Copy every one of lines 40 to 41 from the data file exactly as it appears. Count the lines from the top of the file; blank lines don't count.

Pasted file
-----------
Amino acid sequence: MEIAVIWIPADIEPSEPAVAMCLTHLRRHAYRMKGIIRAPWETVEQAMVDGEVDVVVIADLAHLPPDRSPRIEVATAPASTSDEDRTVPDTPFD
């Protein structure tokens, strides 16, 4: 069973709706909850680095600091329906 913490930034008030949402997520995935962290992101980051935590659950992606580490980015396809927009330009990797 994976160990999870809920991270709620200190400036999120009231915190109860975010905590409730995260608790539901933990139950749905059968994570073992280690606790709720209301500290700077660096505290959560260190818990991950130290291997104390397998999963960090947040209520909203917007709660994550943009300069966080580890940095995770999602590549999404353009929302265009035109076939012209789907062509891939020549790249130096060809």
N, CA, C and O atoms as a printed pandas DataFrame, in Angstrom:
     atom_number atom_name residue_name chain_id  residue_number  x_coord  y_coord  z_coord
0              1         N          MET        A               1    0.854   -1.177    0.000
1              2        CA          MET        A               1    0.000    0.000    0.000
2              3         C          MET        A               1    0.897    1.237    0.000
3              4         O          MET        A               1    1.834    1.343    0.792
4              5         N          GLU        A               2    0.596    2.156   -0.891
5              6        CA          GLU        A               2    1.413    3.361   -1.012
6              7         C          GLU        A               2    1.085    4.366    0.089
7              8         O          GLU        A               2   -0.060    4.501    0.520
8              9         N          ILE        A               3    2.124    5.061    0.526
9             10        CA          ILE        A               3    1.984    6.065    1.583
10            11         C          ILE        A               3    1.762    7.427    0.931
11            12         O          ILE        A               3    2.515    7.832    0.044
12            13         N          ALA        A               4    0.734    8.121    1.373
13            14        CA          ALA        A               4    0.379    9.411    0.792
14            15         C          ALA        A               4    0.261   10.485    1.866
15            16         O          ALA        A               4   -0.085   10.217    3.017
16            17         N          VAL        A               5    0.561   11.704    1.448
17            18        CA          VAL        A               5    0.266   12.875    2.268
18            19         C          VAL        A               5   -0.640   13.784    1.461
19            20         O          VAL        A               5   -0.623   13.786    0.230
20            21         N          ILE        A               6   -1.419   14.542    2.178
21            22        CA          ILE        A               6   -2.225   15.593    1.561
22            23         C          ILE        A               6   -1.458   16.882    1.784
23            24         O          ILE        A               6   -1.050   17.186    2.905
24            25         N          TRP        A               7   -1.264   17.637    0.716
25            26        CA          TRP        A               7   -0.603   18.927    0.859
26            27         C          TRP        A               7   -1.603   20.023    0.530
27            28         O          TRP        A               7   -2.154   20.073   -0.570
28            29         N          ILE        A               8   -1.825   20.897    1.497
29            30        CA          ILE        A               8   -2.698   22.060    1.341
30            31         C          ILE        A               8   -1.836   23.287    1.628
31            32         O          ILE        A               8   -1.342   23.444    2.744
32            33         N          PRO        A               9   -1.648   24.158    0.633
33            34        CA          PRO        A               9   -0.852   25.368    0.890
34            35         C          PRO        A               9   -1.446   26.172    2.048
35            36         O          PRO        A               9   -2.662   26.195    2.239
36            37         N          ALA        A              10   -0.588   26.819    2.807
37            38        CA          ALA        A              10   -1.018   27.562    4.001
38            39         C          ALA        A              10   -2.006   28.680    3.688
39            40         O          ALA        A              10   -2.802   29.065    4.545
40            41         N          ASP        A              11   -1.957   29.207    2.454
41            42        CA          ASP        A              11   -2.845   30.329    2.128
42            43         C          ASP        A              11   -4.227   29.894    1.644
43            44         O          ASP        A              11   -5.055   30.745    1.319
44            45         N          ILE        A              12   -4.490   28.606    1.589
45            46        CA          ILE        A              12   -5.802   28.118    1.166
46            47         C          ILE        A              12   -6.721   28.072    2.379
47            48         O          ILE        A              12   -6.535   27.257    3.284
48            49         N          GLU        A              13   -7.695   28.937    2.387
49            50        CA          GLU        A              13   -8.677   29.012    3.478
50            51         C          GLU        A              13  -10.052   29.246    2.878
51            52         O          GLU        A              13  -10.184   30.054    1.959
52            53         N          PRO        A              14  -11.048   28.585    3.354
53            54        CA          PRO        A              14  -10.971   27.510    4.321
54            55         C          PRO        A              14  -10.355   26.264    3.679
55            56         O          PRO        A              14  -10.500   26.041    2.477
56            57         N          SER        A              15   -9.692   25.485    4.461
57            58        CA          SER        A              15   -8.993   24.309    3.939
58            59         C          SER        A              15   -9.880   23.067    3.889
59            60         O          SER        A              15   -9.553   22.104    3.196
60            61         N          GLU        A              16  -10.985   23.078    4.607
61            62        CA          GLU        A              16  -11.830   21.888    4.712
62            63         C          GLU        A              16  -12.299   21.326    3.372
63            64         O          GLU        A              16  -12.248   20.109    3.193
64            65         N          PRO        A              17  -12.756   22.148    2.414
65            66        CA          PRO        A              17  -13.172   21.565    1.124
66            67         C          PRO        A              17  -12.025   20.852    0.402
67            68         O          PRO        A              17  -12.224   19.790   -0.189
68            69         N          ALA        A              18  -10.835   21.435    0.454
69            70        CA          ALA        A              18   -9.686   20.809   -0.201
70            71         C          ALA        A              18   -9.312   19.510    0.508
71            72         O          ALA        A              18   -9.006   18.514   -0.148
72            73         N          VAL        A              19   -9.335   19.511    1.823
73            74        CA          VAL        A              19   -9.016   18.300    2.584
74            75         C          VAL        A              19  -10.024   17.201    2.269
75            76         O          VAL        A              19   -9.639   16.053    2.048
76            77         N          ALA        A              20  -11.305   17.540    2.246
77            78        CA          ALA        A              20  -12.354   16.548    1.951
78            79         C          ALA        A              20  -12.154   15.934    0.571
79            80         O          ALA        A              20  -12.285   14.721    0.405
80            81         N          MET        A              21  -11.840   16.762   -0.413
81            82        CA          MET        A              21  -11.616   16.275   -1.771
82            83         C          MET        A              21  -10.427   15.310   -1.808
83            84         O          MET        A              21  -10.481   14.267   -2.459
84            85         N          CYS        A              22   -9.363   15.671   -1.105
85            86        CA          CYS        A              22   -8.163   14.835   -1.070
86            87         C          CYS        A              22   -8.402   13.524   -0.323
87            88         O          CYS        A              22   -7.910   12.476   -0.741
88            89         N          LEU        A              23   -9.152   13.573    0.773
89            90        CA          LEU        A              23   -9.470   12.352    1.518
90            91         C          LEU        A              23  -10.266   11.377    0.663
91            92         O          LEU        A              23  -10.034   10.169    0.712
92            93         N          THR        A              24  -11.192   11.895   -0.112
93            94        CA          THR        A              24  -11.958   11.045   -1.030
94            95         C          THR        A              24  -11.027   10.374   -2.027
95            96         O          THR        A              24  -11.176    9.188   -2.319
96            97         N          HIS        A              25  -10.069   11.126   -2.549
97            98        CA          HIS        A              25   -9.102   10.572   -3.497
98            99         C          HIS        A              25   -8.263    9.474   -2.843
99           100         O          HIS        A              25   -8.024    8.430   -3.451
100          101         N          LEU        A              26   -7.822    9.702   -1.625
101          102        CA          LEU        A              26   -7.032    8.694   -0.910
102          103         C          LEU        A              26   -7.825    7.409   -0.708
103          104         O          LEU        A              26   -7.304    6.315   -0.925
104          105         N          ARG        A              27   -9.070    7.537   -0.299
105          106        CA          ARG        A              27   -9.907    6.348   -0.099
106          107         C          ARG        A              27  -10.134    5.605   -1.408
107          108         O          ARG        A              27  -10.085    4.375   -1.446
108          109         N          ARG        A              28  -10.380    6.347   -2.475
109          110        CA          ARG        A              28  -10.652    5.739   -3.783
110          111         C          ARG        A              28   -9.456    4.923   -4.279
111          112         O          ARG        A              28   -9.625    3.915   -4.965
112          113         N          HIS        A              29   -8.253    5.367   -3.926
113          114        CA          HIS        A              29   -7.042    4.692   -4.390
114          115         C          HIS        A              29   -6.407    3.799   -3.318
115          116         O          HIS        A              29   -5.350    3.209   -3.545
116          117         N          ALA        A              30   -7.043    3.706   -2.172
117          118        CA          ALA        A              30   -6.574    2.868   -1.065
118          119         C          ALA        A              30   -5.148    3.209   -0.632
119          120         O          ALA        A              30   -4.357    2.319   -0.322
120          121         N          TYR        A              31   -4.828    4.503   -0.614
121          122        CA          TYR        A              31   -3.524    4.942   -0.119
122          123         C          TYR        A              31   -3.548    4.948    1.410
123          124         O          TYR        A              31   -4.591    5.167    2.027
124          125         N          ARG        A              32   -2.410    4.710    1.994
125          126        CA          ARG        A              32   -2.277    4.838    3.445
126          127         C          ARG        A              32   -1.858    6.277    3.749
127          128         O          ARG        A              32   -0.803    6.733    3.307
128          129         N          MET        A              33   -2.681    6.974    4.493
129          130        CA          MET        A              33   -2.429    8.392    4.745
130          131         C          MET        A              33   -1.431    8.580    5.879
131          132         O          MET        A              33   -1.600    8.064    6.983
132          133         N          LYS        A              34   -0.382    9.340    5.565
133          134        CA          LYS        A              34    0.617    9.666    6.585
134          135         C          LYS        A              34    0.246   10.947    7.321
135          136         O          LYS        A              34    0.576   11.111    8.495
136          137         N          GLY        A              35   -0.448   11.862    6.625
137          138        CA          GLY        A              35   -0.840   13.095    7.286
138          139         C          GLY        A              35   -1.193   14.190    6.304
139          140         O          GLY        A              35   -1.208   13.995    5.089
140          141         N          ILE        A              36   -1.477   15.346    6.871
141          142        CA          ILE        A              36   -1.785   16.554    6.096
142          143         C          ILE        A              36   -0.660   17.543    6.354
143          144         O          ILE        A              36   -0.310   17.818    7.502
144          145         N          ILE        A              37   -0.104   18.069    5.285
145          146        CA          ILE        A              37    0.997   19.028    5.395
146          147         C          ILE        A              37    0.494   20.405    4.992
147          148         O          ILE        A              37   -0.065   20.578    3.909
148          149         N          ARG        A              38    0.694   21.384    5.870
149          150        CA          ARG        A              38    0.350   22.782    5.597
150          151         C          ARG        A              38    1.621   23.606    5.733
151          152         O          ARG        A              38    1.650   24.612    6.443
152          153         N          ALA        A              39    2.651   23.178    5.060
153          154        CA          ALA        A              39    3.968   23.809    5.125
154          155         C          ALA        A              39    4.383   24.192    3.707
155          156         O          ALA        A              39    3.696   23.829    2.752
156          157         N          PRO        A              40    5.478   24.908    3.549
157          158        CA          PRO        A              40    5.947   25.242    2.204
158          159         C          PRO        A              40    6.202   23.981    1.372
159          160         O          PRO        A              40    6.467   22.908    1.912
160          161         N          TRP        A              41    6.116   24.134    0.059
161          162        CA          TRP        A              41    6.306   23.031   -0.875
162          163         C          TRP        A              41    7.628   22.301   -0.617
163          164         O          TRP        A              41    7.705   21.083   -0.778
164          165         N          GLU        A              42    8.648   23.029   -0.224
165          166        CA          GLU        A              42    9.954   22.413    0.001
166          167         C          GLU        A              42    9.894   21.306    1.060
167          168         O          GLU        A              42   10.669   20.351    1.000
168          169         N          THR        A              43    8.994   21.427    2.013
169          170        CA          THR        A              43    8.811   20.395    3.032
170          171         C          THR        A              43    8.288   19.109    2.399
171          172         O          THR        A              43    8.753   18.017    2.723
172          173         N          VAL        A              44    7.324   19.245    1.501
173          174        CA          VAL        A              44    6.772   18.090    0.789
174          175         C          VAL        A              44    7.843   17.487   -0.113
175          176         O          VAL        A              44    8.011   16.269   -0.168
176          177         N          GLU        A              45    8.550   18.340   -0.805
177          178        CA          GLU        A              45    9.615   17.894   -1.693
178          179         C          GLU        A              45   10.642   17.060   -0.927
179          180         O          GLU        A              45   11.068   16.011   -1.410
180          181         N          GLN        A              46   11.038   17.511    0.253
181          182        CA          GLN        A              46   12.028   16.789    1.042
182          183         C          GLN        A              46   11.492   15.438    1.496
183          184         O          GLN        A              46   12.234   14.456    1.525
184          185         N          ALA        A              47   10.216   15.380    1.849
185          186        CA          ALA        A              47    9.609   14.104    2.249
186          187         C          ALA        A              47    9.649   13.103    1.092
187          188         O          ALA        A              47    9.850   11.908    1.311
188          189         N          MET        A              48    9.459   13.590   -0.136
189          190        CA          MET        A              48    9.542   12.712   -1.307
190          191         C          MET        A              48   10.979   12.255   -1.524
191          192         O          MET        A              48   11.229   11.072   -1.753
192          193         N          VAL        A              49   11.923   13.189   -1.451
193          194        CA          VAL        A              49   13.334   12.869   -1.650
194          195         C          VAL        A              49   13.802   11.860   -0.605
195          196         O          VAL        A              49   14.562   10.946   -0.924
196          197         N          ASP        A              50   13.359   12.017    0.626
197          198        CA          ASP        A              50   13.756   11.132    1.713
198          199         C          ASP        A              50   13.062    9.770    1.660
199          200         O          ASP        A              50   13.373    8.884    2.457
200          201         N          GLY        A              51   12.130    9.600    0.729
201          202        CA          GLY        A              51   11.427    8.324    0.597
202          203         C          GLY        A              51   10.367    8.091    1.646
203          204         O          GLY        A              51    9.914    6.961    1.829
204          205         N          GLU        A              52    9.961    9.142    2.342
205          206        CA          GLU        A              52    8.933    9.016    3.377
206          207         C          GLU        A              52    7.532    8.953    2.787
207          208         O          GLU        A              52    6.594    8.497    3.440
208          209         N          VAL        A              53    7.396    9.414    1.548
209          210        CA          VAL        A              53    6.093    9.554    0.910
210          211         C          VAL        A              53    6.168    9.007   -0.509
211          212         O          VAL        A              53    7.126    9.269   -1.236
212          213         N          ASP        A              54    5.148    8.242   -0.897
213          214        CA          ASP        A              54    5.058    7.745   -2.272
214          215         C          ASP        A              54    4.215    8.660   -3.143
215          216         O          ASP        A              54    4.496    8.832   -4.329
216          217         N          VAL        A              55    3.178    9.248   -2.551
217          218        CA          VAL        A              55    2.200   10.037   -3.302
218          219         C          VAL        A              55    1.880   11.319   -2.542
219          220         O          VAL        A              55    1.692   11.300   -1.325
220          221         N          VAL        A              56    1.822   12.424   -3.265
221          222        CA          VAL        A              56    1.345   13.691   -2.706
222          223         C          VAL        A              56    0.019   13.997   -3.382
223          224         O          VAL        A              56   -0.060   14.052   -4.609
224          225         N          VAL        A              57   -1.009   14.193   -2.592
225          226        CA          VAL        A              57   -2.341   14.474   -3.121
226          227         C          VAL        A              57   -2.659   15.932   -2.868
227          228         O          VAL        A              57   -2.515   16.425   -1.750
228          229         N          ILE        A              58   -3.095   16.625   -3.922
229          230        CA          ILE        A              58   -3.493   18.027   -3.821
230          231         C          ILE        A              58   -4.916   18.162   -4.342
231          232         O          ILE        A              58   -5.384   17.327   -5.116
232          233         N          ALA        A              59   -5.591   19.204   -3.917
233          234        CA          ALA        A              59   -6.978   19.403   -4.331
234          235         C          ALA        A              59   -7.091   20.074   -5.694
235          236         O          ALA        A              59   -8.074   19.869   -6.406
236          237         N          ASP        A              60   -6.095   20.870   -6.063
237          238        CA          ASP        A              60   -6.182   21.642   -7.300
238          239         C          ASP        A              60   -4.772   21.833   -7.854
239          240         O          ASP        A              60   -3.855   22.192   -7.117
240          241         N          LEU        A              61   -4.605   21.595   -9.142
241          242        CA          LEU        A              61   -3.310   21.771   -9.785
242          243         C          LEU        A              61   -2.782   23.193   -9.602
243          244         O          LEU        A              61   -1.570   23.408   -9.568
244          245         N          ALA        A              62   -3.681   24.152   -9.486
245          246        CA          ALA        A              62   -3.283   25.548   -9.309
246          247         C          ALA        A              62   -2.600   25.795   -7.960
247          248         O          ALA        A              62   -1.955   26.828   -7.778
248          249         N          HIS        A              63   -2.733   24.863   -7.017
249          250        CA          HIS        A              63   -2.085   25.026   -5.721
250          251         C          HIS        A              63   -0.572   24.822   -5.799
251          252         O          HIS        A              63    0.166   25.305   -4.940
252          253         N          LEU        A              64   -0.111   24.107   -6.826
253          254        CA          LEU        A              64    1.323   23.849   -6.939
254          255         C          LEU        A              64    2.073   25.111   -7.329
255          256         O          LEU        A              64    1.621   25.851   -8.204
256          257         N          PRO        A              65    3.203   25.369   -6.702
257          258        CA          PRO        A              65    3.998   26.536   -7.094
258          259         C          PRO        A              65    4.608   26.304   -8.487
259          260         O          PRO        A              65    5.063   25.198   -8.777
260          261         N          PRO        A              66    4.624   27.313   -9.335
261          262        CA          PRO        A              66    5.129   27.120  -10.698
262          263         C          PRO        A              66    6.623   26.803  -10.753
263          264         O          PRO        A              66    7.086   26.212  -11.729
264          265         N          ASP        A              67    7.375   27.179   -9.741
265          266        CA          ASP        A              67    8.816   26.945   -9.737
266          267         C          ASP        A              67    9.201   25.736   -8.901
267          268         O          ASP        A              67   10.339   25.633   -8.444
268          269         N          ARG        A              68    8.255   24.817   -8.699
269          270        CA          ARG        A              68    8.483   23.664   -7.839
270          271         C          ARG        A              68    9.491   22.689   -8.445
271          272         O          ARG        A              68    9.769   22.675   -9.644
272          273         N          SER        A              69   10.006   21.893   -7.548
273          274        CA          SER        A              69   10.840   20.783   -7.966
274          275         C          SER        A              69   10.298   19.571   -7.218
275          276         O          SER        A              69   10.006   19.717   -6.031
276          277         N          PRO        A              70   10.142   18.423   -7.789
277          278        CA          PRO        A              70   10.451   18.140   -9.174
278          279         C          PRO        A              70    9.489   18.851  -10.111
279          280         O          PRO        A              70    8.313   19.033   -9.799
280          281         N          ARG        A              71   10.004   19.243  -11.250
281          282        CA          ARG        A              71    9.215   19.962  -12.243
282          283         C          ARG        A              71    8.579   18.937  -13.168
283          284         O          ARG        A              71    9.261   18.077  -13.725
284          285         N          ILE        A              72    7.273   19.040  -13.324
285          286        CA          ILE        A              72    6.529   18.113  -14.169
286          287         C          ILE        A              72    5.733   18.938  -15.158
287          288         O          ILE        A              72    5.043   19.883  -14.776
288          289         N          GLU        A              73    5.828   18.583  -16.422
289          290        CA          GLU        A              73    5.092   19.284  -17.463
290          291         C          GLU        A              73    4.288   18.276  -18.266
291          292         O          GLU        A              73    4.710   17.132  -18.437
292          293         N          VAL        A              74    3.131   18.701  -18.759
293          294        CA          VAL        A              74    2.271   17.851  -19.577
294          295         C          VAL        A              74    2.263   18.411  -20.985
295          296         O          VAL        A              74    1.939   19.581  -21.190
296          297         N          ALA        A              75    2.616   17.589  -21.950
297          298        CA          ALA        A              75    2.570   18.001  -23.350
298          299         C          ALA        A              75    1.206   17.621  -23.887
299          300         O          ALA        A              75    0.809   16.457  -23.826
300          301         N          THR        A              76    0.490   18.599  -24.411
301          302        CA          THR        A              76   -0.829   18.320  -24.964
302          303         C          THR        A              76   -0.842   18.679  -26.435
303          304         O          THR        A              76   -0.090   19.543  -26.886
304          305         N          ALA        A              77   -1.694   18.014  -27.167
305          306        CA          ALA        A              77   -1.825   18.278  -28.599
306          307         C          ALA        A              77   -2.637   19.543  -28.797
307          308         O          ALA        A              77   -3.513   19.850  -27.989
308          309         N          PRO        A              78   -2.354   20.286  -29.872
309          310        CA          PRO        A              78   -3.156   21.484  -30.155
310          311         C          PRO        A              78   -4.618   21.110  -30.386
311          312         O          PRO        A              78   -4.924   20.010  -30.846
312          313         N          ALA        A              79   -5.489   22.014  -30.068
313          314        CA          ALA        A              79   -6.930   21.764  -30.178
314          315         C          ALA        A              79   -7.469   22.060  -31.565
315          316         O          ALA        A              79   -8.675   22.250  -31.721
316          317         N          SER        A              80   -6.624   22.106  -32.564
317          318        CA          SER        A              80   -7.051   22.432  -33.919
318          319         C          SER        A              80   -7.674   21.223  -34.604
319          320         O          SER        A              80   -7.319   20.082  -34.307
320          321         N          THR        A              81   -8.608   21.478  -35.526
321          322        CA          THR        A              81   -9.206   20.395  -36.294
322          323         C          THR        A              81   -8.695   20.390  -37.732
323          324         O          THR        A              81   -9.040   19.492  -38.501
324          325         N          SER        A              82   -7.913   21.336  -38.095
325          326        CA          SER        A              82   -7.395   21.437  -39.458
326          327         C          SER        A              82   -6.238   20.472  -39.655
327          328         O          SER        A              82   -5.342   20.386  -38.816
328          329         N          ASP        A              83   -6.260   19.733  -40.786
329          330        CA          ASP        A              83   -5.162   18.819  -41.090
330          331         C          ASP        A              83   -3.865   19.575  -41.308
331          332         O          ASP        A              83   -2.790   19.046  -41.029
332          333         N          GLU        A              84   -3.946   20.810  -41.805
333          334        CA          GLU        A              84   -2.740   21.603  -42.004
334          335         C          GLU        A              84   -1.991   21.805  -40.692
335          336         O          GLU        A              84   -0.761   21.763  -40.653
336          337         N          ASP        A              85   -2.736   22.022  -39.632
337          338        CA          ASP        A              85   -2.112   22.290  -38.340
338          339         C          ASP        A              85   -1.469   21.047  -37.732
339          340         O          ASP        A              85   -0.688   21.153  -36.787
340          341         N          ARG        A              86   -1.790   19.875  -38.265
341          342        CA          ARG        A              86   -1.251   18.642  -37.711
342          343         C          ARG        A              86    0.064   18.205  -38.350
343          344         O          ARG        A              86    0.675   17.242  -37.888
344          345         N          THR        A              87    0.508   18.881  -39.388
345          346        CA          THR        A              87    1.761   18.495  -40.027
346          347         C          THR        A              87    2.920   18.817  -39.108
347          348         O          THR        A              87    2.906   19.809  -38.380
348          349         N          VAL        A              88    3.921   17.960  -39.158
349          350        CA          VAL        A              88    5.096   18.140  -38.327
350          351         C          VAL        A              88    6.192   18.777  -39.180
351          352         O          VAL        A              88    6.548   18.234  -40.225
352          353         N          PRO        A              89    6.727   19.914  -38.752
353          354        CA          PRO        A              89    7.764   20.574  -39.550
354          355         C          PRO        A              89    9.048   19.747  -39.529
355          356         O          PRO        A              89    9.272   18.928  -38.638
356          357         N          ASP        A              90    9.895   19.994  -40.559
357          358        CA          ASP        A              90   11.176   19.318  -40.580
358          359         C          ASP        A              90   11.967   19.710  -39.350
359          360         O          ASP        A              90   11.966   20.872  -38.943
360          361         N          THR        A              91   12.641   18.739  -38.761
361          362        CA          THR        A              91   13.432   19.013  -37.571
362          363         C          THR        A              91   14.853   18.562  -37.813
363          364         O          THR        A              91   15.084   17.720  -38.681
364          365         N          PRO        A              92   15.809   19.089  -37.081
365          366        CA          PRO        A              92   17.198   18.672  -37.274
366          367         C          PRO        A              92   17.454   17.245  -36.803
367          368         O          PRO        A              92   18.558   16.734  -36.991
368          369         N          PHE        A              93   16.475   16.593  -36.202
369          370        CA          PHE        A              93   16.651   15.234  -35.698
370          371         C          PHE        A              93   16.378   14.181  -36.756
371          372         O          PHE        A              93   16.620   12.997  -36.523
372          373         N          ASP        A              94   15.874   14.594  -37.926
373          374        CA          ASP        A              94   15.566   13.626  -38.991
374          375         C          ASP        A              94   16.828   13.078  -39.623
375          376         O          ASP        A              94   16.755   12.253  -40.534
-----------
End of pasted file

35            36         O          PRO        A               9   -2.662   26.195    2.239
36            37         N          ALA        A              10   -0.588   26.819    2.807